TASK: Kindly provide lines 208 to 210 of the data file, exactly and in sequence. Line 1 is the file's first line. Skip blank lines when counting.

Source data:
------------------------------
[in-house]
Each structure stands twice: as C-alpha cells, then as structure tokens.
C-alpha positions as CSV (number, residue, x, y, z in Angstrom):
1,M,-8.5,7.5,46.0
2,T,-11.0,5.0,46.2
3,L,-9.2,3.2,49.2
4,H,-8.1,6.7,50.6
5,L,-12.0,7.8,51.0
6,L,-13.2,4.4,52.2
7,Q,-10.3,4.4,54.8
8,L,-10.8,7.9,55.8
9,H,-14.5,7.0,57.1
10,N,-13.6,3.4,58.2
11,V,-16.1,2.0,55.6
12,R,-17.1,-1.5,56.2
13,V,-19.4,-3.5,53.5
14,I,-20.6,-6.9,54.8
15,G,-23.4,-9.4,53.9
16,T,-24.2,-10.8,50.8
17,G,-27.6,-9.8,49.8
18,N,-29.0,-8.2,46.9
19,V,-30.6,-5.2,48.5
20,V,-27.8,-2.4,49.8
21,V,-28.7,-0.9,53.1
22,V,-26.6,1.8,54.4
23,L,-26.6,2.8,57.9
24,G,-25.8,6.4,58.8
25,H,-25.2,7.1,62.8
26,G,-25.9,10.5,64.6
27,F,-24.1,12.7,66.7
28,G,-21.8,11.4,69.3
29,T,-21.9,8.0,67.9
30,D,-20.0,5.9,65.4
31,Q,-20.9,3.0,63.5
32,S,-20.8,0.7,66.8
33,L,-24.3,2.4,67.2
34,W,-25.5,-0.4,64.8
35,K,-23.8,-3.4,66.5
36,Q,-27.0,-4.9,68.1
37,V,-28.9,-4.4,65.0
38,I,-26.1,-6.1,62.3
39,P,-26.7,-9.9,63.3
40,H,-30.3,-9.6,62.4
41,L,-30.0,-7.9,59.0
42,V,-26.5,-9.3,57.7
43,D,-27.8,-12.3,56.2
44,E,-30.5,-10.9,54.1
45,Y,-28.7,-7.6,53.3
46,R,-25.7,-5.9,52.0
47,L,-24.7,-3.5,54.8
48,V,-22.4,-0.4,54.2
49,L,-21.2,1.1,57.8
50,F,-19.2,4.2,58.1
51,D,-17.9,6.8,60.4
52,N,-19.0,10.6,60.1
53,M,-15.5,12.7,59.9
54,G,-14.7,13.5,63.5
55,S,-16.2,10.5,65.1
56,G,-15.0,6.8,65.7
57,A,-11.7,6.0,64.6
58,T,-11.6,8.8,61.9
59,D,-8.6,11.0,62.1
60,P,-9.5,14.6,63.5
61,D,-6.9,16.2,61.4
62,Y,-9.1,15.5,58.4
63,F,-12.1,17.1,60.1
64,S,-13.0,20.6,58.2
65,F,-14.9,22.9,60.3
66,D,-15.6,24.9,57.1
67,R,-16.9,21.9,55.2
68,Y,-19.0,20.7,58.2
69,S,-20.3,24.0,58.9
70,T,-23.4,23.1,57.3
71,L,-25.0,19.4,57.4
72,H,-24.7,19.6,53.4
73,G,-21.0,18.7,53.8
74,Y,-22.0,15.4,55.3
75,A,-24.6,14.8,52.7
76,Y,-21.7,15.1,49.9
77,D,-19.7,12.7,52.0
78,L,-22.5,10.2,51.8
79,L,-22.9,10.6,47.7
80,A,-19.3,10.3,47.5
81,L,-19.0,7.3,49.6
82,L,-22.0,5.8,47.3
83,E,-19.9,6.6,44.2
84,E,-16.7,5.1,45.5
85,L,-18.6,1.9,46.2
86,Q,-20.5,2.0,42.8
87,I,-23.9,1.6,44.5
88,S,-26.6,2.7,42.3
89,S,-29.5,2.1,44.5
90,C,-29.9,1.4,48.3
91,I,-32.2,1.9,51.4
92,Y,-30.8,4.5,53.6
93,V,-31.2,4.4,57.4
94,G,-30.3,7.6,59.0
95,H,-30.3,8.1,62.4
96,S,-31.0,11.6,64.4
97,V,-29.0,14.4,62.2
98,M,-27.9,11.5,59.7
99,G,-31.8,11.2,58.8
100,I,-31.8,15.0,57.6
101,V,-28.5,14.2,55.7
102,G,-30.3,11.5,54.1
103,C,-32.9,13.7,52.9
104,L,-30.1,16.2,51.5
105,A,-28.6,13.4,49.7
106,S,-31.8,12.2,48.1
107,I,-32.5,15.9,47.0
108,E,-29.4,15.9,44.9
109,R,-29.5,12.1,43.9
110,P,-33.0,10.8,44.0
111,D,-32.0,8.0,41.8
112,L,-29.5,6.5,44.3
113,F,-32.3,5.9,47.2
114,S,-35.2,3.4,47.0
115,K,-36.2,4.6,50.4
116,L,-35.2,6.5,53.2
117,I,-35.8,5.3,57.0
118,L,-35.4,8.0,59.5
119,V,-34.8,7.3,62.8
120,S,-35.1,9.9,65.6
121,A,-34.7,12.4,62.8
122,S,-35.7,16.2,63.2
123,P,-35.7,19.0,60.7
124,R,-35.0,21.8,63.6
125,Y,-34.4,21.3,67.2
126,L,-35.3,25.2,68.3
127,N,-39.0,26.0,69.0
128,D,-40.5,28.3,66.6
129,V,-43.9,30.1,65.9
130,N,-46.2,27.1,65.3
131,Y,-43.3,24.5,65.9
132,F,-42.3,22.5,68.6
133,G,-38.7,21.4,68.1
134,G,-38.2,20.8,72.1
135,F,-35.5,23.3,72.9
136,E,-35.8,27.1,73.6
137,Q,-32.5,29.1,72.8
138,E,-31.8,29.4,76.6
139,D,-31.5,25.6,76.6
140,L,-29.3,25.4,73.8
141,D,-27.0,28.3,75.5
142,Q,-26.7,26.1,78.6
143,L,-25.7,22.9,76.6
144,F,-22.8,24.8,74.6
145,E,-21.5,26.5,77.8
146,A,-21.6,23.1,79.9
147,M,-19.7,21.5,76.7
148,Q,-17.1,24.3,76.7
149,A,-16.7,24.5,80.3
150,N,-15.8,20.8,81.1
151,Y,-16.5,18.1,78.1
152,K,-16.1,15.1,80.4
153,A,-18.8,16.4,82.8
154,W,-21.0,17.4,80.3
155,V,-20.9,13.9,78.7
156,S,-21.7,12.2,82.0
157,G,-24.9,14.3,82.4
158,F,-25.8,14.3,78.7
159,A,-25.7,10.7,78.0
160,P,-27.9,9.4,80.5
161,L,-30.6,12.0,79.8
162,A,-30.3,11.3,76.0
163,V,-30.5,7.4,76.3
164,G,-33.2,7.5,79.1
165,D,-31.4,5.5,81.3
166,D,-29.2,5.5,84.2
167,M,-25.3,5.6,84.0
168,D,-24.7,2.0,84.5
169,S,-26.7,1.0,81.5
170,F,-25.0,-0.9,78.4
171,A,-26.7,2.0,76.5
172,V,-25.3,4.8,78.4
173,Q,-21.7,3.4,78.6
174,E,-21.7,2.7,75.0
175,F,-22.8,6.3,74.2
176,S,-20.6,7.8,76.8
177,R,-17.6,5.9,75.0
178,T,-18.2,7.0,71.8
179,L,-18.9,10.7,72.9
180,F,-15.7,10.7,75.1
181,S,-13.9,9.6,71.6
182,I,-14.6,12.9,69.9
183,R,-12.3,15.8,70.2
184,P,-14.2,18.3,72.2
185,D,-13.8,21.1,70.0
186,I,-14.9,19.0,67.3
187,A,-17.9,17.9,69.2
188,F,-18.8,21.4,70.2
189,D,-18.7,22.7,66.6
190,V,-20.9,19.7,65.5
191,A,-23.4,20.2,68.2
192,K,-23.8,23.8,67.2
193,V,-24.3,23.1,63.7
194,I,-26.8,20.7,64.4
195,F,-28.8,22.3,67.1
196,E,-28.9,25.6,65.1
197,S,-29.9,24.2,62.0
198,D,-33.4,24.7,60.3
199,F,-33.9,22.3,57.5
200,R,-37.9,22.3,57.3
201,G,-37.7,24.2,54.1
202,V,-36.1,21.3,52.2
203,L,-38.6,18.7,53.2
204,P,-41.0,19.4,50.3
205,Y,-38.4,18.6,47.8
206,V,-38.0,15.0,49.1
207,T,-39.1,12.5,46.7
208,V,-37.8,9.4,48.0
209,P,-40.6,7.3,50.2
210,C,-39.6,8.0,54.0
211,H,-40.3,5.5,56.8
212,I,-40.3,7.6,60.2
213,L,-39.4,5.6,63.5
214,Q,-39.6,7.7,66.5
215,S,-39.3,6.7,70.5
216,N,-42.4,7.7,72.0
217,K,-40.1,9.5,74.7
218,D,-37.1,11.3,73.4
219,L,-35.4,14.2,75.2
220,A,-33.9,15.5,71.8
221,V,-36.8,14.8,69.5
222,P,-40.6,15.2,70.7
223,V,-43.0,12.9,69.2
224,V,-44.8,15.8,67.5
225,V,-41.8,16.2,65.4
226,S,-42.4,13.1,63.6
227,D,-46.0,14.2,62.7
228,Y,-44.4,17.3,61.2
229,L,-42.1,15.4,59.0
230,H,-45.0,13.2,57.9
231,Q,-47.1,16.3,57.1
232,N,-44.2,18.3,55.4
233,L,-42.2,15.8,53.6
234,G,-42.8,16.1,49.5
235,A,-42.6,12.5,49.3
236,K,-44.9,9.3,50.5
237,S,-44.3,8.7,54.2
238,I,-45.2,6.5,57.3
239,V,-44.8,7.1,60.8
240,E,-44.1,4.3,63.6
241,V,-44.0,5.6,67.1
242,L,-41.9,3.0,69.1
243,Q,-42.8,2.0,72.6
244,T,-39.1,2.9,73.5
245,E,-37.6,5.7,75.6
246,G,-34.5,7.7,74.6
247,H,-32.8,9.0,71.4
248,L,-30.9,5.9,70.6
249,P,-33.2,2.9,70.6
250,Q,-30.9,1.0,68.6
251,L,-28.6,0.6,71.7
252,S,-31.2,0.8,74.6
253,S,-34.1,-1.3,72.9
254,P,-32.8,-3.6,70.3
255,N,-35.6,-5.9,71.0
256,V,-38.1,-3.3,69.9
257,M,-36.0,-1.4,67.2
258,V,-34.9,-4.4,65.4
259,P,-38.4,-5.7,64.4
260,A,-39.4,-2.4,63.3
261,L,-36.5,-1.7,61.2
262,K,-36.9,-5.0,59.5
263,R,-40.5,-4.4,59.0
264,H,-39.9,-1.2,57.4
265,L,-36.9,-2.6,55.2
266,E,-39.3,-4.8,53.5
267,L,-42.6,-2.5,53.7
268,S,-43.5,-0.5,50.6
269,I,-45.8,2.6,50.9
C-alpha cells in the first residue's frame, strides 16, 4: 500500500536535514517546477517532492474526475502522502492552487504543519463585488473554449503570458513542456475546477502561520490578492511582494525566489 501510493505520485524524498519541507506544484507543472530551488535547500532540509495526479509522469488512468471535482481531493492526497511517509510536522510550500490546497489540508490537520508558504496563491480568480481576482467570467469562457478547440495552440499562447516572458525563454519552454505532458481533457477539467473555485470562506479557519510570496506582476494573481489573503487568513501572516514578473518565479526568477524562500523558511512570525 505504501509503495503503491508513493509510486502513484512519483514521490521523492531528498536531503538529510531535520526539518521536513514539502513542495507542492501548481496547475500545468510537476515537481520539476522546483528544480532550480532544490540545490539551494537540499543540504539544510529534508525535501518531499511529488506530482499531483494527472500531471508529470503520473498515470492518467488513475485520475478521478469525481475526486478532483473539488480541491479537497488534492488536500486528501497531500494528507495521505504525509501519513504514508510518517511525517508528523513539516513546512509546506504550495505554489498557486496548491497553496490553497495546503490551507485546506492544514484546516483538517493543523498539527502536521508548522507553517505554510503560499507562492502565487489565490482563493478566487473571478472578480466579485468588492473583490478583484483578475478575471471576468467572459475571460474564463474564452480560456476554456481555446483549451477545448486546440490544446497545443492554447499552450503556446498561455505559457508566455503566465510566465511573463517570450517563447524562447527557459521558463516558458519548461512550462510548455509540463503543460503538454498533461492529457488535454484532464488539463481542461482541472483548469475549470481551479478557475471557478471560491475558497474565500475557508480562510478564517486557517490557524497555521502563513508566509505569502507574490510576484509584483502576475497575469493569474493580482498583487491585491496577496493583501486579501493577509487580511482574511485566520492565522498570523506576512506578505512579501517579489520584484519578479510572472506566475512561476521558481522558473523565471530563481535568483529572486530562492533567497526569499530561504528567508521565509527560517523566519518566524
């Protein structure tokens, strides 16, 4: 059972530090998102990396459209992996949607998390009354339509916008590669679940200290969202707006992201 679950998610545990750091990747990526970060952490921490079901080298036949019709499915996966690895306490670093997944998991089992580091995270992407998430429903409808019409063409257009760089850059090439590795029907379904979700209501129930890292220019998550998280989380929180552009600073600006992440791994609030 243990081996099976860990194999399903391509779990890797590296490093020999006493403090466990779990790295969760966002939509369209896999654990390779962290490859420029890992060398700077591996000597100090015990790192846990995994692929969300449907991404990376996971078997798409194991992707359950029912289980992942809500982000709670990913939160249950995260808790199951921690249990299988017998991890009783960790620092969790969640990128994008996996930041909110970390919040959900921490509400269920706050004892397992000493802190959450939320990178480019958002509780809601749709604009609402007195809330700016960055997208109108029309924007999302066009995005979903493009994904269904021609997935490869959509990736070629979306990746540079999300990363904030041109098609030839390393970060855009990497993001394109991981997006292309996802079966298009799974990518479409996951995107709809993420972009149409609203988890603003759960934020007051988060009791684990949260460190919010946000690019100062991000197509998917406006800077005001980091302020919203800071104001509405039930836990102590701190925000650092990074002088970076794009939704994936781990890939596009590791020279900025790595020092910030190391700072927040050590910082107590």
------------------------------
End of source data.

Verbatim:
205,Y,-38.4,18.6,47.8
206,V,-38.0,15.0,49.1
207,T,-39.1,12.5,46.7